Most Common Types Of Mold Inside Homes in Springfield Missouri
If you’re concerned that you might have mold inside your home or business, one of the first steps you may consider is having an air quality sample taken to see if they detect any mold.
What you may not realize is that there are many kinds of mold species that show up on air quality samples, because mold is common in our environment.
When testing the air quality in your home, what are the most common species of mold you will find? What is normal and what is cause for concern?
The main reason for testing the air quality in your home or office building is usually because you are wondering if you have a mold problem. You may have noticed that you or your family are consistently feeling ill or you may have had a recent water issue and you want to make sure that didn’t cause a long term mold problem.
Whatever the reason, testing your air quality can be a good first step, as long as you have someone who knows how to accurately read the test results.
All of our homes will have mold counts come back on an air quality test. That doesn’t necessarily mean you have a mold issue that needs to be addressed, because mold is natural in the environment.
Mold will get into your house through open windows and doors, or it can be tracked in from pets and people’s clothes. That will not cause enough of a mold problem that needs to be addressed unless you have an active moisture problem inside. That’s when mold growth can occur and cause you an actual mold problem that might need to be resolved by a mold remediation specialist.
So what are the most common mold species that show up on an air quality test? The most common mold types that are found indoors are Penicillum/Aspergillus (these are grouped together many times because of their like appearance when viewing under a microscope) and Cladosporium.
Penicillum/Aspergillus mold counts inside your home usually show that you have a moisture problem that has led to mold growth. These mold species can cause symptoms similar to pollen allergies, such as runny nose, watery and itchy eyes, etc.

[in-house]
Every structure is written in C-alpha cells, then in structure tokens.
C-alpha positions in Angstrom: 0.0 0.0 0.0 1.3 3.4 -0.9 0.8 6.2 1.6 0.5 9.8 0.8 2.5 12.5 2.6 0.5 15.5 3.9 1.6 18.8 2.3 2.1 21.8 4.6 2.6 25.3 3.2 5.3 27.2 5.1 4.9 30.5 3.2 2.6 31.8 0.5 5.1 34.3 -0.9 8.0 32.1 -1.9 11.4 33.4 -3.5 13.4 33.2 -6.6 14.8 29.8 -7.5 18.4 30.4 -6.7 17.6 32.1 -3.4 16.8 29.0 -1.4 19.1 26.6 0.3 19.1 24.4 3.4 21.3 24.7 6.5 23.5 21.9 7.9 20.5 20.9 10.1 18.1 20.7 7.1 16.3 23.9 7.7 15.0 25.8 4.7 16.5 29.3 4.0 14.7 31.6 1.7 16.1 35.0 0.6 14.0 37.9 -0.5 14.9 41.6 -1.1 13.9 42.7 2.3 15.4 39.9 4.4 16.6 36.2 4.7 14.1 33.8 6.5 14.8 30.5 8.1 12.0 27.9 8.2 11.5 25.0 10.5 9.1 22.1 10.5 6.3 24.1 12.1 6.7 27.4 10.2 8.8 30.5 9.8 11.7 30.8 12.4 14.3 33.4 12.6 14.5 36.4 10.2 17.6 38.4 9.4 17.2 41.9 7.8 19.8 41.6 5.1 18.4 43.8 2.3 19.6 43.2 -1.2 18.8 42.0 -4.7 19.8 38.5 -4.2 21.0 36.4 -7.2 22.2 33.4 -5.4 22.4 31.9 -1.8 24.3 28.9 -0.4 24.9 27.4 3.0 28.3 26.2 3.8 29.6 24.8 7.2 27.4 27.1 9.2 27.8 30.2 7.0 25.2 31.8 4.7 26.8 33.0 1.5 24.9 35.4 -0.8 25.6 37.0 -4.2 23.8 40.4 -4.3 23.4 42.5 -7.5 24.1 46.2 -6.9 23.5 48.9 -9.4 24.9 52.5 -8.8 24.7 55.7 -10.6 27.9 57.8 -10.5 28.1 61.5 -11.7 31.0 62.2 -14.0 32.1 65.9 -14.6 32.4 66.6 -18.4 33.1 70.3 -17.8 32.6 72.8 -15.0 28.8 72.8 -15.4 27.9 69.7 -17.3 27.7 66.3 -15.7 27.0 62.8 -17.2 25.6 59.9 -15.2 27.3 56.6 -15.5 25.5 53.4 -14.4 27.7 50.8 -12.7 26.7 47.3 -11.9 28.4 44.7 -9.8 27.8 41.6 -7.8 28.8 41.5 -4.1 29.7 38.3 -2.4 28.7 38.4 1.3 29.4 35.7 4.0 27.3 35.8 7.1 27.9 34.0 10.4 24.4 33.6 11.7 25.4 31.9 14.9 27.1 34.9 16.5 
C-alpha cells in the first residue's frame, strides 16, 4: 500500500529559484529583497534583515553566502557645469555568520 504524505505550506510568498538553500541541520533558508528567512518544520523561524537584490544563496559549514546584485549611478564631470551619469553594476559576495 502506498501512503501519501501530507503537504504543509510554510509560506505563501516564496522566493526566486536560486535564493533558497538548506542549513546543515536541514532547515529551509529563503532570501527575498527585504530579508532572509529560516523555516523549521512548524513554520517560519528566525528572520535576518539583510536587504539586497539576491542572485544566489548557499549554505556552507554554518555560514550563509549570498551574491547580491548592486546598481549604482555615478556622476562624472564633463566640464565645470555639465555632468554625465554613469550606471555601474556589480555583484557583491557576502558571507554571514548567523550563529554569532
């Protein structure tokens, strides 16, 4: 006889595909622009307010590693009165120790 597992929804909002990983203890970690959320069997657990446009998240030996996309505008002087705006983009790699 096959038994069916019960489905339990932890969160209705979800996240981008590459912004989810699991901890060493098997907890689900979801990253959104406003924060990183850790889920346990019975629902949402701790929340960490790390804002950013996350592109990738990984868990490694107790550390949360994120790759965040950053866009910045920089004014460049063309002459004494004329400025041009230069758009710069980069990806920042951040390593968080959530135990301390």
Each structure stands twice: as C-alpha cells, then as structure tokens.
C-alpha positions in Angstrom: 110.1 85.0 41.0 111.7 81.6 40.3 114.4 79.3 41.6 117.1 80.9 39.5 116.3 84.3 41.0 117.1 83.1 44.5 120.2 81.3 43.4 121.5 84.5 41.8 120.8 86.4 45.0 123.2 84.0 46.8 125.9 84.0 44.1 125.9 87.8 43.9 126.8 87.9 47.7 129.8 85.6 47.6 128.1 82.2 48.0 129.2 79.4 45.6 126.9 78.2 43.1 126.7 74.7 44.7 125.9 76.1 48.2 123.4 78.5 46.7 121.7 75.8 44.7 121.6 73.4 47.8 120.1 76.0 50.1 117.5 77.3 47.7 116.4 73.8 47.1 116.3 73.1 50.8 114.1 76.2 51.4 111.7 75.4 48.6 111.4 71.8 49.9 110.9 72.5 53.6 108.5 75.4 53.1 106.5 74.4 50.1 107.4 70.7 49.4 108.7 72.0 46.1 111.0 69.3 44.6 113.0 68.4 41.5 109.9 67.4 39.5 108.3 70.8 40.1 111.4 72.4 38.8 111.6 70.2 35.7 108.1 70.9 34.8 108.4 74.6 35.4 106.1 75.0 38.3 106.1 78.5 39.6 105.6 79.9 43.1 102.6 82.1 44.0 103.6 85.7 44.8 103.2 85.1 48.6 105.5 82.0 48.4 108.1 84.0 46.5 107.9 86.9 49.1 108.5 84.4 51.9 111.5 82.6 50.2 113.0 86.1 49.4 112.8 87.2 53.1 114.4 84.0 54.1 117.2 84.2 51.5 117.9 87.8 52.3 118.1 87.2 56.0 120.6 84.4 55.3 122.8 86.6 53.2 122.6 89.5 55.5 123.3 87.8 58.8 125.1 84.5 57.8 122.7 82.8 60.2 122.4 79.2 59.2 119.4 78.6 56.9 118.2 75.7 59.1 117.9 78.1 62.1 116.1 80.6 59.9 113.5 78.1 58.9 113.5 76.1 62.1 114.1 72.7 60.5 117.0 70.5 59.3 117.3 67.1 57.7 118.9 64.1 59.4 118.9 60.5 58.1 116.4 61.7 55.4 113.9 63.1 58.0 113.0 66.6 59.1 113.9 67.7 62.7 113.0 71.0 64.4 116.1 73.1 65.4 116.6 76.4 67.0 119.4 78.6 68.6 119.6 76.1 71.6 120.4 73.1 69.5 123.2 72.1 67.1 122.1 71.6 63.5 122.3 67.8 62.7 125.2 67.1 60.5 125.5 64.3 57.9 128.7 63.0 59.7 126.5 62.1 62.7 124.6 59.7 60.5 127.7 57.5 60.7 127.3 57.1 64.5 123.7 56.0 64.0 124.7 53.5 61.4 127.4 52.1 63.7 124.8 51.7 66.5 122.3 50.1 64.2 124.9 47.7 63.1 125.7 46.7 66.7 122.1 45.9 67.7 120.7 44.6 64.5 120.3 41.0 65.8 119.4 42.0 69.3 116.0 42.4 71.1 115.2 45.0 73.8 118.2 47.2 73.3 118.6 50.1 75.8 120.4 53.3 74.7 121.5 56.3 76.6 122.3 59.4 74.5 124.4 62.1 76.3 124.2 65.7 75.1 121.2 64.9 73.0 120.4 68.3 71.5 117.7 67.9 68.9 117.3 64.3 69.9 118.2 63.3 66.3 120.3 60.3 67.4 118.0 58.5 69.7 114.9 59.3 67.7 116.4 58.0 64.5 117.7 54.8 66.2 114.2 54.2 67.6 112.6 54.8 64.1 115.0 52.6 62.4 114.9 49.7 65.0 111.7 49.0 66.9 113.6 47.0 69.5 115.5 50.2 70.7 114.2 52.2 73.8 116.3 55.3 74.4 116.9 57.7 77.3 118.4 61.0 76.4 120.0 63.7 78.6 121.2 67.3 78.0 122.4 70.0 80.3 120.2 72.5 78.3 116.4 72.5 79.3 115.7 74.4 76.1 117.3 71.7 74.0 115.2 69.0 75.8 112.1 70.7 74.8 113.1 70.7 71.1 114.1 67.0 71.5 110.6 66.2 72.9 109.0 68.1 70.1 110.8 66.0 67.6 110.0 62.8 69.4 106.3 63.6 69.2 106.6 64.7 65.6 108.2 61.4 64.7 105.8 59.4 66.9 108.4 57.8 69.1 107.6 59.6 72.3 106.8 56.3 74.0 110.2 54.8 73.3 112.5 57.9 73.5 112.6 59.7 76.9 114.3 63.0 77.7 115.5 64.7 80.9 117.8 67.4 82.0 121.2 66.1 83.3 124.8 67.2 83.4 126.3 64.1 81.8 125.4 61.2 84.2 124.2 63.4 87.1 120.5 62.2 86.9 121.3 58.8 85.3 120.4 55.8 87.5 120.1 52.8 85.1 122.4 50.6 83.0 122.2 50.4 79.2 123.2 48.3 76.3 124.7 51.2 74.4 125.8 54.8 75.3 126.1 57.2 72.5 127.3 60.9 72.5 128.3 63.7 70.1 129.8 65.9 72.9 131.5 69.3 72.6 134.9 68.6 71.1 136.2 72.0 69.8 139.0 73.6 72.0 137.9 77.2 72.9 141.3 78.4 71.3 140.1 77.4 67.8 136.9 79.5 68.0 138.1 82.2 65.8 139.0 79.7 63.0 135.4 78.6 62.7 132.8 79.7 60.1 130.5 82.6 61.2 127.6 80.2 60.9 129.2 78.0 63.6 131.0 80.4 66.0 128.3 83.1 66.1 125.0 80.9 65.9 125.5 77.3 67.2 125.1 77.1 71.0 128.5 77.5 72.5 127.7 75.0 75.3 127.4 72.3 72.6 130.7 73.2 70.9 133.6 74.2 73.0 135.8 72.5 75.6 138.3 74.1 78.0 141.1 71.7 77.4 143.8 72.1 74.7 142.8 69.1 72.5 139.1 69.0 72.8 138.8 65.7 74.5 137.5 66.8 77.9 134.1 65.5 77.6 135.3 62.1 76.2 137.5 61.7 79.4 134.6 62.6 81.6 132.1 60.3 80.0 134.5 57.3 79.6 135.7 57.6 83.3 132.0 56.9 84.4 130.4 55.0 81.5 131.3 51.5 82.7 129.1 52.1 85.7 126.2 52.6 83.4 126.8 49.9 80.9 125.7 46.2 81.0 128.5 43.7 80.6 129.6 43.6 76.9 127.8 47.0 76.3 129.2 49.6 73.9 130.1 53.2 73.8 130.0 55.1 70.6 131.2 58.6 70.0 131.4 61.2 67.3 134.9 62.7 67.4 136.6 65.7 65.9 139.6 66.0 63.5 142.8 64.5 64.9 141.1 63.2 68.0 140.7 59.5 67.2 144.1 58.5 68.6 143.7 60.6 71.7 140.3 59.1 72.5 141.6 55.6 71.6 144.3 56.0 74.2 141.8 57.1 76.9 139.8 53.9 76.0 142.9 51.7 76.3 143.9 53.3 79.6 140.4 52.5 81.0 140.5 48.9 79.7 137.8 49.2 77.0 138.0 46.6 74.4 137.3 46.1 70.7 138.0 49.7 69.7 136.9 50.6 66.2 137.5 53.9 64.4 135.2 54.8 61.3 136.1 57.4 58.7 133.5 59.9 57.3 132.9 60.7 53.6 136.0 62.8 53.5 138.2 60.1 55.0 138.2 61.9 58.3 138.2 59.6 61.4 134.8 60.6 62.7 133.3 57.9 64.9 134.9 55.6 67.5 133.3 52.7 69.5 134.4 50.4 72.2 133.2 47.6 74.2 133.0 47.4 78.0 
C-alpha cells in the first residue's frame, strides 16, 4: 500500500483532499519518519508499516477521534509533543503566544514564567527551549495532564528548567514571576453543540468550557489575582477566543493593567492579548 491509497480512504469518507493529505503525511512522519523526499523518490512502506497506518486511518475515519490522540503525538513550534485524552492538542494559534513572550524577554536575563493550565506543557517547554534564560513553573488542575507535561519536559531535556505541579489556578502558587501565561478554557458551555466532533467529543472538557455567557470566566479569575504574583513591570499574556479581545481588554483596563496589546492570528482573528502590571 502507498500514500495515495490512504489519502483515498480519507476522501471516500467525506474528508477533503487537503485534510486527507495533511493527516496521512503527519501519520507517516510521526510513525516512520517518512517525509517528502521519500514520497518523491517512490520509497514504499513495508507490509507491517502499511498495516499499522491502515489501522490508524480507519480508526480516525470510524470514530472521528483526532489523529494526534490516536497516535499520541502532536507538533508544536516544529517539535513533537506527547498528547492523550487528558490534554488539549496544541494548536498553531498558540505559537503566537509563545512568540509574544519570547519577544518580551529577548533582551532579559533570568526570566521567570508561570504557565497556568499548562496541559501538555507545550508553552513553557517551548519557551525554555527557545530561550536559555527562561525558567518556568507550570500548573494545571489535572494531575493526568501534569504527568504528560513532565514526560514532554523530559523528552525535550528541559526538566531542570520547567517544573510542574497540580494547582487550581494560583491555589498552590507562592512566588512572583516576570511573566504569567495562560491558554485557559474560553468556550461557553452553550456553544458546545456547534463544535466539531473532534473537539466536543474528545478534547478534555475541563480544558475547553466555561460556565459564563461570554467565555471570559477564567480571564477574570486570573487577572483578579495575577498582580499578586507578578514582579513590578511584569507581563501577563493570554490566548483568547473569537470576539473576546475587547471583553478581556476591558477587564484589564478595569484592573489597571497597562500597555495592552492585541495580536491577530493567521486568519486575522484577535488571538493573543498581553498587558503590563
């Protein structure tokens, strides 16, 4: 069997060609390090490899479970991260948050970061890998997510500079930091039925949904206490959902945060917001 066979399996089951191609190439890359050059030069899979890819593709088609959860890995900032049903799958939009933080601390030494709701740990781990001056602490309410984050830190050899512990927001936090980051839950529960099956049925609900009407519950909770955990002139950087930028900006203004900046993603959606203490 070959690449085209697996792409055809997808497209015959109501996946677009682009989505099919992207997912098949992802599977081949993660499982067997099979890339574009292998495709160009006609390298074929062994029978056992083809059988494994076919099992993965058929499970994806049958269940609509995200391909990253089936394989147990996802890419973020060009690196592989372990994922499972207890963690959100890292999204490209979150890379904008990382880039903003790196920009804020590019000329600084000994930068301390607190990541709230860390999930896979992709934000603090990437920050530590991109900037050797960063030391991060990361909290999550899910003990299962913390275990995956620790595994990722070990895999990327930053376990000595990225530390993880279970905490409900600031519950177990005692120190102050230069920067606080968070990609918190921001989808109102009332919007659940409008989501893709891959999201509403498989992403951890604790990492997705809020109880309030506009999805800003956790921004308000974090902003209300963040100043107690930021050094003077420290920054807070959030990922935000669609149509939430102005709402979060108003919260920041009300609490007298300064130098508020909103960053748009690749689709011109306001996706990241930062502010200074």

Penicillum/Aspergillus counts are usually very low outdoors, so when you see high spore counts from a test taken inside someone’s home, then it’s usually a sign that there is an actual mold and moisture issue somewhere that needs to be resolved.
Cladosporium is found on indoor samples, but that’s because it’s one of the most common outdoor species. Mold spores get in our homes through open doors and windows so you will often have Cladosporium show up on your air quality results.
As long as those mold counts aren’t drastically elevated compared to the outside, then it usually doesn’t signify a major issue that needs to be addressed.
Those mold species are common to find on air quality tests and there are countless other less common species.
What do we not want to see on an air quality test? The two major mold species that we don’t want to see are Stachybotrys and Chaetomium. These are what are often identified in the media as “black mold” and are toxic types of mold.
These can affect your health negatively much worse than just allergies. Toxic mold species growth is caused most often due to materials like drywall getting very wet. Many times this can be caused by a leak that goes unnoticed and is not dried up very quickly.
All mold inside homes is not necessarily bad. It’s helpful to know what types of mold are common to find on your air quality results and what species you don’t want to see.
The best way to know for sure if you have mold inside your home that needs to be addressed is to have a mold inspection and let an air quality professional review your test results and explain them in a way that you fully understand.
You can trust the mold specialists at Dog Gone Mold for honest and true evaluations and not resort to scare tactics simply to try to get more business. If you want peace of mind to know if your family is safe or if you have a legitimate mold problem that needs to addressed, give us a call today.